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      A tool for self-assessment of communication skills and professionalism in residents

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          Abstract

          Background

          Effective communication skills and professionalism are critical for physicians in order to provide optimum care and achieve better health outcomes. The aims of this study were to evaluate residents' self-assessment of their communication skills and professionalism in dealing with patients, and to evaluate the psychometric properties of a self-assessment questionnaire.

          Methods

          A modified version of the American Board of Internal Medicine's (ABIM) Patient Assessment survey was completed by 130 residents in 23 surgical and non-surgical training programs affiliated with a single medical school. Descriptive, regression and factor analyses were performed. Internal consistency, inter-item gamma scores, and discriminative validity of the questionnaire were determined.

          Results

          Factor analysis suggested two groups of items: one group relating to developing interpersonal relationships with patients and one group relating to conveying medical information to patients. Cronbach's alpha (0.86) indicated internal consistency. Males rated themselves higher than females in items related to explaining things to patients. When compared to graduates of U.S. medical schools, graduates of medical schools outside the U.S. rated themselves higher in items related to listening to the patient, yet lower in using understandable language. Surgical residents rated themselves higher than non-surgical residents in explaining options to patients.

          Conclusion

          This appears to be an internally consistent and reliable tool for residents' self-assessment of communication skills and professionalism. Some demographic differences in self-perceived communication skills were noted.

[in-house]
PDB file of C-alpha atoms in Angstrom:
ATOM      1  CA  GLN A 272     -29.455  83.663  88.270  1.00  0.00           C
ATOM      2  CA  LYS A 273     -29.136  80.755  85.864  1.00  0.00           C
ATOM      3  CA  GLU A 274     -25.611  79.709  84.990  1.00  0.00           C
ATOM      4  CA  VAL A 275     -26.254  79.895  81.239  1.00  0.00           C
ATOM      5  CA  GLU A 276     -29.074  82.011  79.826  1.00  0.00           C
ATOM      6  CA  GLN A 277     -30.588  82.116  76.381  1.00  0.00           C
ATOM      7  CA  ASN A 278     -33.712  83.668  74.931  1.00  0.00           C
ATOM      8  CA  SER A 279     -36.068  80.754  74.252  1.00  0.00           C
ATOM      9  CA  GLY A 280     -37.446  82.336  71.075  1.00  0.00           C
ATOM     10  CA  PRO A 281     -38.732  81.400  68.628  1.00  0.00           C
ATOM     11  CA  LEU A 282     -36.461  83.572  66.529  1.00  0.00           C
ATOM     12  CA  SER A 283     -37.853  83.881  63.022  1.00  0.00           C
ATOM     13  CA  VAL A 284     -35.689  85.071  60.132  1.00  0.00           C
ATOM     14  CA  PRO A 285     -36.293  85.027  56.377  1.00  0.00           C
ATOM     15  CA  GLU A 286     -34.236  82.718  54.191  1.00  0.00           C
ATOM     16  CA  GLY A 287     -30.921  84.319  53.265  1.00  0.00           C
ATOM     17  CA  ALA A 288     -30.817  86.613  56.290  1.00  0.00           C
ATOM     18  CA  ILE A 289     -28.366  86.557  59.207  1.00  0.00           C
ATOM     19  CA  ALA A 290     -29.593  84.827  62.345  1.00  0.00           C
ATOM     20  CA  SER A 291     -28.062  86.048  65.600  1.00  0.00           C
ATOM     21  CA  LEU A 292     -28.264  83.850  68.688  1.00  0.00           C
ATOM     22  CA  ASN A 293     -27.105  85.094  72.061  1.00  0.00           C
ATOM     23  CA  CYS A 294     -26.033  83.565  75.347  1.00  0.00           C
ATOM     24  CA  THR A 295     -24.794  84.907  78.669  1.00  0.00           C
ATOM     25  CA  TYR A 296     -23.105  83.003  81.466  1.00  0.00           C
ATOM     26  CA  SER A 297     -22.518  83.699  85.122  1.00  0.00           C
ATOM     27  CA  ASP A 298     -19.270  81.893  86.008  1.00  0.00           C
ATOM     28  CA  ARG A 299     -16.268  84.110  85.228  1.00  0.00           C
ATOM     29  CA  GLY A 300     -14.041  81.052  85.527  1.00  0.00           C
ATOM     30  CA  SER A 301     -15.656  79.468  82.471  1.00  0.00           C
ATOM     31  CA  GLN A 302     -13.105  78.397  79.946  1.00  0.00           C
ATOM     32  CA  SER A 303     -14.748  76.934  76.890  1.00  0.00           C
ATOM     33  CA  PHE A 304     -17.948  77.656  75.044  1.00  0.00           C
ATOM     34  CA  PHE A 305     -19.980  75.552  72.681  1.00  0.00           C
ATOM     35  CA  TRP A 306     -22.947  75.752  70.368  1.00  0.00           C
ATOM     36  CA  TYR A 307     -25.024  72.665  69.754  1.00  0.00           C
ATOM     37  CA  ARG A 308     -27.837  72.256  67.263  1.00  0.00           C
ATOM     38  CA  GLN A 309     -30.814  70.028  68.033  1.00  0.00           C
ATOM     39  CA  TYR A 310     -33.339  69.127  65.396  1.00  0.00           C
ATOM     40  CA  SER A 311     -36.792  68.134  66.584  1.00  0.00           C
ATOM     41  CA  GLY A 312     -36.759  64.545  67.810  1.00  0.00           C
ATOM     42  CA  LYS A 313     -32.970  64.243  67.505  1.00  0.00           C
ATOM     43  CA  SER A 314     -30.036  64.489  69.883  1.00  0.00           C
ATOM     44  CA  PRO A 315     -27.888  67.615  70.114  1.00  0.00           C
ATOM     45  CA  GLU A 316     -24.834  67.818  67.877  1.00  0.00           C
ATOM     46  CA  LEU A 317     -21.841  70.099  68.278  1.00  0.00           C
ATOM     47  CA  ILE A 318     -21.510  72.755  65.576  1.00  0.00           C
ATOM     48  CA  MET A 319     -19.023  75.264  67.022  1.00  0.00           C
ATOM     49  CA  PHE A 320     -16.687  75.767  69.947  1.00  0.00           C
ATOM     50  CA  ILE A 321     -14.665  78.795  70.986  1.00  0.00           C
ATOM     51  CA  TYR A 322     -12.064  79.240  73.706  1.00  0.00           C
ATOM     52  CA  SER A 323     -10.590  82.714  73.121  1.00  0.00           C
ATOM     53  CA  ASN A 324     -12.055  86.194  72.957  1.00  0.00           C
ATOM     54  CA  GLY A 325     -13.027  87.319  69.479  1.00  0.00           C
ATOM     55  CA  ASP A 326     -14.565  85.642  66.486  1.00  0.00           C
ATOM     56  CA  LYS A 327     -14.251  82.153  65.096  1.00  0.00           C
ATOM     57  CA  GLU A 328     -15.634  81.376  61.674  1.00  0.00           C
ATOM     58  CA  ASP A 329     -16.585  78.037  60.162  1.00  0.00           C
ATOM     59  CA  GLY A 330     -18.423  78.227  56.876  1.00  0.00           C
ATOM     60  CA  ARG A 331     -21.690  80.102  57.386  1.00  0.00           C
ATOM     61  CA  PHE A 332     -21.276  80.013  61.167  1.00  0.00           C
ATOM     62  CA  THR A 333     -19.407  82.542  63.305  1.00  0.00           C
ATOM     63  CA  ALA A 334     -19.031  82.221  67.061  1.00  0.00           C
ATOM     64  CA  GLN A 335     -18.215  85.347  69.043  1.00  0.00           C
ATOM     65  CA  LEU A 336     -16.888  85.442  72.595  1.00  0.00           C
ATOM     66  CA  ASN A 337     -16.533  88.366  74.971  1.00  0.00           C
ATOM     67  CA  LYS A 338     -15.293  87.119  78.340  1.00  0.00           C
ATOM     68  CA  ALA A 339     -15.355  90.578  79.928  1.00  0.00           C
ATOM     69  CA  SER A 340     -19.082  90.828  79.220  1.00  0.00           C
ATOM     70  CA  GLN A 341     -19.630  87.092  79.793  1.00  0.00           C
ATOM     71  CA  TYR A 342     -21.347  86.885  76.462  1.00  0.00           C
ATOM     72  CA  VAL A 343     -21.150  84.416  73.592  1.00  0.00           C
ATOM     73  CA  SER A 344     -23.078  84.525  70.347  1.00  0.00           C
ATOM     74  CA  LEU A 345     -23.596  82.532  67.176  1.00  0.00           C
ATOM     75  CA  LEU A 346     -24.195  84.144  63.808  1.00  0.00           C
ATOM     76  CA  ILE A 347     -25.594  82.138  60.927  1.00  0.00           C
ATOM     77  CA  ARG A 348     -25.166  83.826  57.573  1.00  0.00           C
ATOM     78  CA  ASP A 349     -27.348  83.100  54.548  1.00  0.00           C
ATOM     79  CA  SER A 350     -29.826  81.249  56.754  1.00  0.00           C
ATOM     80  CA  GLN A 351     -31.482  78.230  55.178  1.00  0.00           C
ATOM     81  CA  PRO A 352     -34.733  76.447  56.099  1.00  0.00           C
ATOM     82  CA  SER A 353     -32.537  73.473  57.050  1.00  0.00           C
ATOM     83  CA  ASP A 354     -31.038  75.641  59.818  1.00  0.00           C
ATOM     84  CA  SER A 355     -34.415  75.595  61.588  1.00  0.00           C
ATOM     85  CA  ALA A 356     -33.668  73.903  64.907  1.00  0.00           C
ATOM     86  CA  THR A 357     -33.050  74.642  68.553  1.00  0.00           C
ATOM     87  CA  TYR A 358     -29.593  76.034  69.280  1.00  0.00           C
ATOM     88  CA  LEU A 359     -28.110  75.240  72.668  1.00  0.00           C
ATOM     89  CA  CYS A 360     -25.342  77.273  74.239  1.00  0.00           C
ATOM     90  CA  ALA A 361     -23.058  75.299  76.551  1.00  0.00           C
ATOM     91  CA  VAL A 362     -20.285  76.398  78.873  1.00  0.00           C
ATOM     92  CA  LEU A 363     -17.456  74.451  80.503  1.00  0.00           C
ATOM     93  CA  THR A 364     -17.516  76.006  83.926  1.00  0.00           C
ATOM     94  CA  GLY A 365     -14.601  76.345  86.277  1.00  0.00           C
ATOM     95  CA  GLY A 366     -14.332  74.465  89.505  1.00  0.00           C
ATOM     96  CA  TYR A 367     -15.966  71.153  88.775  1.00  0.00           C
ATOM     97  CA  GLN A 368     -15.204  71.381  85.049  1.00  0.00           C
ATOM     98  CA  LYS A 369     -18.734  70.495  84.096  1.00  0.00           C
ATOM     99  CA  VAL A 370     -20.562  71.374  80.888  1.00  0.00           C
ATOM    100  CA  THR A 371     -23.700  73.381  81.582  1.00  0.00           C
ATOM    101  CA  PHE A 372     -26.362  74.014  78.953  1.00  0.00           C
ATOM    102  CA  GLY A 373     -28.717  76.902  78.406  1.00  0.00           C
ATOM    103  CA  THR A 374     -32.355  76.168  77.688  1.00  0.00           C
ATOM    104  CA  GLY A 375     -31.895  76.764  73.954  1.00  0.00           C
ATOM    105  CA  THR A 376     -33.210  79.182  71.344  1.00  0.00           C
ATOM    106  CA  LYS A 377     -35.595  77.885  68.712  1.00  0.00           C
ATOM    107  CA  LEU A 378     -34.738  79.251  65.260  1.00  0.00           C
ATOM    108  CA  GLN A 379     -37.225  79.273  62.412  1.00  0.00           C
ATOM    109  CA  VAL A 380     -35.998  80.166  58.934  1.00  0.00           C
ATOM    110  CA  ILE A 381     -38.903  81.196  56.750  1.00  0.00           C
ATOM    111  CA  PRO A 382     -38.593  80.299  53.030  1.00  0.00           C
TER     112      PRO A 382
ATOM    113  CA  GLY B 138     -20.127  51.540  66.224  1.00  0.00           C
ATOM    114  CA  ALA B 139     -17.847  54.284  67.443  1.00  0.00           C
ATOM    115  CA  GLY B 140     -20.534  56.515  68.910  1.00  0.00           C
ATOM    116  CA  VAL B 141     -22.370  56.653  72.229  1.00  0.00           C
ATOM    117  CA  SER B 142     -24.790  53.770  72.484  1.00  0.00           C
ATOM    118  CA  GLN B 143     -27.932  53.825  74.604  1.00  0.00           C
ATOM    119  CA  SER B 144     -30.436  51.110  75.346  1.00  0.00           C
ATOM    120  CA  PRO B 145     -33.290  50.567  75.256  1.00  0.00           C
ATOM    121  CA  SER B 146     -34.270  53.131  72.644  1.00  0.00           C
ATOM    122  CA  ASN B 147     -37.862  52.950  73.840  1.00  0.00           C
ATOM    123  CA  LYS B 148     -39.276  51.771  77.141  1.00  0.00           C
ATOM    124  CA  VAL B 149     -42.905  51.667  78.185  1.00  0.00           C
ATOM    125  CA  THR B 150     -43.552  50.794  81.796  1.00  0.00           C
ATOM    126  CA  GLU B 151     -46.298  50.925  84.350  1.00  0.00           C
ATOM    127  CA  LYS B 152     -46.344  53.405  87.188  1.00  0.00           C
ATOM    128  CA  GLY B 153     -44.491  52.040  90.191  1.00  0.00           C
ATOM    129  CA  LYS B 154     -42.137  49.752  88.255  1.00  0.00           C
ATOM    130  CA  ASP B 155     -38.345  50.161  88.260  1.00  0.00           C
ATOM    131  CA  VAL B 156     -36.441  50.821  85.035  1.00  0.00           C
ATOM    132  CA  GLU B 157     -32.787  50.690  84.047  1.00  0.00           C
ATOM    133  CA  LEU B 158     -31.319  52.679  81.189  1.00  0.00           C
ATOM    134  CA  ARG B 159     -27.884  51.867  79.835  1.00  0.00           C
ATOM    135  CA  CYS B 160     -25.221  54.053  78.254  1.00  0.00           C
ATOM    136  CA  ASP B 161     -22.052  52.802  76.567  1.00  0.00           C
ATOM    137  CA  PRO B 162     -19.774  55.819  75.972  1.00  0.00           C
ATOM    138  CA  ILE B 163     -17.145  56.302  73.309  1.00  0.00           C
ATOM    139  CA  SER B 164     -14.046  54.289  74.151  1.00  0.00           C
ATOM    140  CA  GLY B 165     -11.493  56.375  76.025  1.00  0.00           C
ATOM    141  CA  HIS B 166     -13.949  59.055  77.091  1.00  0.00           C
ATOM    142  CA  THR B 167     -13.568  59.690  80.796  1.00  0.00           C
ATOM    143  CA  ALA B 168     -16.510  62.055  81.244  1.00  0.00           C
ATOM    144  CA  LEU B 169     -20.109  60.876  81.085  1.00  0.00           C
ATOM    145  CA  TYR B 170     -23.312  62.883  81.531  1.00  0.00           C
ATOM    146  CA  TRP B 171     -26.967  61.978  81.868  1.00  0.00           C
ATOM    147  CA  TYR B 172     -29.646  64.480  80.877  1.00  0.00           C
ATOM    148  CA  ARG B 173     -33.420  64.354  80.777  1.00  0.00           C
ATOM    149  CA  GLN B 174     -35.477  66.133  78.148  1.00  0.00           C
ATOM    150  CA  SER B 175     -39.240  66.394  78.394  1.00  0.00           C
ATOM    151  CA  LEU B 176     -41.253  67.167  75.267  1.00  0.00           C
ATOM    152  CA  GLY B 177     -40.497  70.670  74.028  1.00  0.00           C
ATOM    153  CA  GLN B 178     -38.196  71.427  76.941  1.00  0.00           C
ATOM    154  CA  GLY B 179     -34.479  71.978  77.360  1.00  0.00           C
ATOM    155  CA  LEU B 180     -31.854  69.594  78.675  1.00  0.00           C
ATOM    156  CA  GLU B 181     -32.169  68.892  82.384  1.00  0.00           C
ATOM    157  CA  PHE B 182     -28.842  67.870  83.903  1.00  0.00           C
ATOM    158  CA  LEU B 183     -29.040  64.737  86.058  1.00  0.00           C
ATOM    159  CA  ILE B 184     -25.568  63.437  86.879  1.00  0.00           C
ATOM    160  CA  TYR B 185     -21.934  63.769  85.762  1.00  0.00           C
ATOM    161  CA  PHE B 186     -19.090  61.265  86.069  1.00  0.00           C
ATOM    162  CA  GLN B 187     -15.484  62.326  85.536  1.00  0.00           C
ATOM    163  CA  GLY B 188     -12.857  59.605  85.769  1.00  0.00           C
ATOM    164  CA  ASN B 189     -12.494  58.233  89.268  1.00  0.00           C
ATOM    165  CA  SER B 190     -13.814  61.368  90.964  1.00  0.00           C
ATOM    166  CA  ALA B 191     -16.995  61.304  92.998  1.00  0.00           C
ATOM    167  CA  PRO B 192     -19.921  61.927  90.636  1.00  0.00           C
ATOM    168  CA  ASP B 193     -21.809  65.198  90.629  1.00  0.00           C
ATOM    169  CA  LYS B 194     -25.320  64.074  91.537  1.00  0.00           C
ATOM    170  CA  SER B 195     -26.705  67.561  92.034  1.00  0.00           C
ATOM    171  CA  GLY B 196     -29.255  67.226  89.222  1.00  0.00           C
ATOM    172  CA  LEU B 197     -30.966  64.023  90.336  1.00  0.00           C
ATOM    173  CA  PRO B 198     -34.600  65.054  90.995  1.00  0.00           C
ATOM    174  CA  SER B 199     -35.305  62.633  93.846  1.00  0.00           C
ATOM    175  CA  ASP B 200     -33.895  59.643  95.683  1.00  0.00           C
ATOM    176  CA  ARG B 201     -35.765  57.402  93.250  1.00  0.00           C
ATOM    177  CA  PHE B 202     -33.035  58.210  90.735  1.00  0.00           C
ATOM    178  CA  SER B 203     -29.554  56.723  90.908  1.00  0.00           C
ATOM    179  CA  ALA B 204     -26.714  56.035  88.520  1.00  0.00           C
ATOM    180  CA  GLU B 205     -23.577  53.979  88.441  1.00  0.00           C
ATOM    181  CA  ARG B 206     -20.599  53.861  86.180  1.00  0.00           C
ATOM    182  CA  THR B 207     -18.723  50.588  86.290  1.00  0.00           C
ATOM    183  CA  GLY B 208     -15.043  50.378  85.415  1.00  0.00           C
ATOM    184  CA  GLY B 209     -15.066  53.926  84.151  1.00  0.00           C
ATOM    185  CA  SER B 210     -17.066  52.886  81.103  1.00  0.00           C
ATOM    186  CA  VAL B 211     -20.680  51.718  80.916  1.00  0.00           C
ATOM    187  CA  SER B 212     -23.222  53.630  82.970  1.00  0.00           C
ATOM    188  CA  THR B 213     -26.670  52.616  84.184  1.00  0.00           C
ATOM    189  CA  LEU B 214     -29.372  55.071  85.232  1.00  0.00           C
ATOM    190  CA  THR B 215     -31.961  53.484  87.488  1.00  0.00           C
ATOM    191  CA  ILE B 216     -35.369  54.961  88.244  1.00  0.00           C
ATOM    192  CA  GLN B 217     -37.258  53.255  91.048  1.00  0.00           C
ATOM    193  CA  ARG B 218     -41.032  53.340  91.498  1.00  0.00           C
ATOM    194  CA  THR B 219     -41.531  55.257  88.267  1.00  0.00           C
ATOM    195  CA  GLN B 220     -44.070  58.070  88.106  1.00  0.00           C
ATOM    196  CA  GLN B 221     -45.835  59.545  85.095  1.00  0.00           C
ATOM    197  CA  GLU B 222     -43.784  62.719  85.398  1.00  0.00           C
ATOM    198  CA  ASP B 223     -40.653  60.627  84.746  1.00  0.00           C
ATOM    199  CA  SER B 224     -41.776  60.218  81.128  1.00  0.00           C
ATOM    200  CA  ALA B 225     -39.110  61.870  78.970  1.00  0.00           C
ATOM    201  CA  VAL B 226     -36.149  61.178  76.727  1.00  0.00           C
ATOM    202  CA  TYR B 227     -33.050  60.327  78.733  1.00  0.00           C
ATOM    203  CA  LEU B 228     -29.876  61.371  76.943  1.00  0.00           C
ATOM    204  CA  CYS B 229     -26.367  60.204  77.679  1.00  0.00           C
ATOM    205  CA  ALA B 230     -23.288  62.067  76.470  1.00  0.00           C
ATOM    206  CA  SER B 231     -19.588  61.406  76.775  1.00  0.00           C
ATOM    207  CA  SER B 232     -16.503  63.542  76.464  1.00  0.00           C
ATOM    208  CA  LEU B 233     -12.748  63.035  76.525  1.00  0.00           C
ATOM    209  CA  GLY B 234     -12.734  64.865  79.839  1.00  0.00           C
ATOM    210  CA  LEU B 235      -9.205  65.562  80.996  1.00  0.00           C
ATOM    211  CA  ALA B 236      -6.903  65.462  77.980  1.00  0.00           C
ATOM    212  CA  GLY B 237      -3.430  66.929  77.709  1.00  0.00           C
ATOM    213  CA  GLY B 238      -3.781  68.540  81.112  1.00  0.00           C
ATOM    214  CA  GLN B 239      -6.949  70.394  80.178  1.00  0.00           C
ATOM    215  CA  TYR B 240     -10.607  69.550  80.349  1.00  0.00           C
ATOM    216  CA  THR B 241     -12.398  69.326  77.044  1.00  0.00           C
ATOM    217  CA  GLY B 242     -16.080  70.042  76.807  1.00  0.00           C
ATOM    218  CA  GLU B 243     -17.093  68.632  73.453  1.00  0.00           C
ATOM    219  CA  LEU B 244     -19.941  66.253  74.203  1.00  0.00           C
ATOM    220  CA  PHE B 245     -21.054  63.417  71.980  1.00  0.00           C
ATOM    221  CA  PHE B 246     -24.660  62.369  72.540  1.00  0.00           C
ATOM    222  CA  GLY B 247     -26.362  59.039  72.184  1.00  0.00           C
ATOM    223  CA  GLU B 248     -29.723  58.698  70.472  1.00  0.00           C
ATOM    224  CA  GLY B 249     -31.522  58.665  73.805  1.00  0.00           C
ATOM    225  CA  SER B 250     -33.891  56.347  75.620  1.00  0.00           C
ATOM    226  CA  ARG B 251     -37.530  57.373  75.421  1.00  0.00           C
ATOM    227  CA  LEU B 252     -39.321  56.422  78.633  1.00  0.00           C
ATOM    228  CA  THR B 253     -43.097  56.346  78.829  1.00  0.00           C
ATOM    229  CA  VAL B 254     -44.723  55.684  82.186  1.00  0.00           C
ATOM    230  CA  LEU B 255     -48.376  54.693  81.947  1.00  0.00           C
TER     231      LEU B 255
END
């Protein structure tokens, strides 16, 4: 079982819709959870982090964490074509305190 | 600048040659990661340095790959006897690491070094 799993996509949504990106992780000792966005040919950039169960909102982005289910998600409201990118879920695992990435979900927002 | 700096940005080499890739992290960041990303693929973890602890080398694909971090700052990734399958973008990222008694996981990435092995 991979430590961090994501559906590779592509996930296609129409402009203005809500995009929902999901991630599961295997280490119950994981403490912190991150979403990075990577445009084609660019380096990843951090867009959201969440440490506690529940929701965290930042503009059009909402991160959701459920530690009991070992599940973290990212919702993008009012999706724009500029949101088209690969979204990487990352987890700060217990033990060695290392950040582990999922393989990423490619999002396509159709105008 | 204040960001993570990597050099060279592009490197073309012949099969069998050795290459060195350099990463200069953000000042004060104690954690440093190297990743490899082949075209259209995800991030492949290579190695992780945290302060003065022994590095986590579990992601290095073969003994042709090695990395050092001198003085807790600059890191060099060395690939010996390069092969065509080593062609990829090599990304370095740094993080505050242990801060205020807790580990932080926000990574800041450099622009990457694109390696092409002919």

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          Most cited references 52

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          Unskilled and unaware of it: how difficulties in recognizing one's own incompetence lead to inflated self-assessments.

          People tend to hold overly favorable views of their abilities in many social and intellectual domains. The authors suggest that this overestimation occurs, in part, because people who are unskilled in these domains suffer a dual burden: Not only do these people reach erroneous conclusions and make unfortunate choices, but their incompetence robs them of the metacognitive ability to realize it. Across 4 studies, the authors found that participants scoring in the bottom quartile on tests of humor, grammar, and logic grossly overestimated their test performance and ability. Although their test scores put them in the 12th percentile, they estimated themselves to be in the 62nd. Several analyses linked this miscalibration to deficits in metacognitive skill, or the capacity to distinguish accuracy from error. Paradoxically, improving the skills of participants, and thus increasing their metacognitive competence, helped them recognize the limitations of their abilities.
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            Self-regulated learning: A new concept embraced by researchers, policy makers, educators, teachers, and students

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              Physician gender effects in medical communication: a meta-analytic review.